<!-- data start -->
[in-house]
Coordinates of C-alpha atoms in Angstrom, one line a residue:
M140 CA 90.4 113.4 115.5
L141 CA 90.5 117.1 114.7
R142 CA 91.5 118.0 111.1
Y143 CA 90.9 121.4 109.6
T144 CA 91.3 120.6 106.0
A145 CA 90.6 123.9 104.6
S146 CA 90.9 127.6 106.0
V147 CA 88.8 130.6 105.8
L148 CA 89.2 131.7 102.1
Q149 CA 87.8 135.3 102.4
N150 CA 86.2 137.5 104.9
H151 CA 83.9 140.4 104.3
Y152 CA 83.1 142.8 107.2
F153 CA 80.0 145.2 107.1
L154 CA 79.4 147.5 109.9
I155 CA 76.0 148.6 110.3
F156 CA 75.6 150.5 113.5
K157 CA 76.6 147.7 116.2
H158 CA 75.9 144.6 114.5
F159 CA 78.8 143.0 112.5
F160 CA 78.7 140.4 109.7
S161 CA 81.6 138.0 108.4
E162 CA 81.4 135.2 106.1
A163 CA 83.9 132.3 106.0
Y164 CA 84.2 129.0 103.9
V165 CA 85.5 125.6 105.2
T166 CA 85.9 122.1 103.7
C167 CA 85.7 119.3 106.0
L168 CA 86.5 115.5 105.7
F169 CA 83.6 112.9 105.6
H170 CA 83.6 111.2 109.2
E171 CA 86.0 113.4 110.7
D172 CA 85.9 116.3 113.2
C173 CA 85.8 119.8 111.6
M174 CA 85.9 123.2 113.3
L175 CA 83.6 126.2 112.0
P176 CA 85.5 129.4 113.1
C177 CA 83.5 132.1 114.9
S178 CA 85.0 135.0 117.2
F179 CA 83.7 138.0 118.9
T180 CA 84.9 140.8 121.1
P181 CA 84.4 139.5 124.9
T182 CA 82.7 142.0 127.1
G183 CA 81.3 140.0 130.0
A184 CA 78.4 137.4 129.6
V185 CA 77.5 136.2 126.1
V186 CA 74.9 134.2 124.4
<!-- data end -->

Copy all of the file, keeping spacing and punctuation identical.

[in-house]
Coordinates of C-alpha atoms in Angstrom, one line a residue:
M140 CA 90.4 113.4 115.5
L141 CA 90.5 117.1 114.7
R142 CA 91.5 118.0 111.1
Y143 CA 90.9 121.4 109.6
T144 CA 91.3 120.6 106.0
A145 CA 90.6 123.9 104.6
S146 CA 90.9 127.6 106.0
V147 CA 88.8 130.6 105.8
L148 CA 89.2 131.7 102.1
Q149 CA 87.8 135.3 102.4
N150 CA 86.2 137.5 104.9
H151 CA 83.9 140.4 104.3
Y152 CA 83.1 142.8 107.2
F153 CA 80.0 145.2 107.1
L154 CA 79.4 147.5 109.9
I155 CA 76.0 148.6 110.3
F156 CA 75.6 150.5 113.5
K157 CA 76.6 147.7 116.2
H158 CA 75.9 144.6 114.5
F159 CA 78.8 143.0 112.5
F160 CA 78.7 140.4 109.7
S161 CA 81.6 138.0 108.4
E162 CA 81.4 135.2 106.1
A163 CA 83.9 132.3 106.0
Y164 CA 84.2 129.0 103.9
V165 CA 85.5 125.6 105.2
T166 CA 85.9 122.1 103.7
C167 CA 85.7 119.3 106.0
L168 CA 86.5 115.5 105.7
F169 CA 83.6 112.9 105.6
H170 CA 83.6 111.2 109.2
E171 CA 86.0 113.4 110.7
D172 CA 85.9 116.3 113.2
C173 CA 85.8 119.8 111.6
M174 CA 85.9 123.2 113.3
L175 CA 83.6 126.2 112.0
P176 CA 85.5 129.4 113.1
C177 CA 83.5 132.1 114.9
S178 CA 85.0 135.0 117.2
F179 CA 83.7 138.0 118.9
T180 CA 84.9 140.8 121.1
P181 CA 84.4 139.5 124.9
T182 CA 82.7 142.0 127.1
G183 CA 81.3 140.0 130.0
A184 CA 78.4 137.4 129.6
V185 CA 77.5 136.2 126.1
V186 CA 74.9 134.2 124.4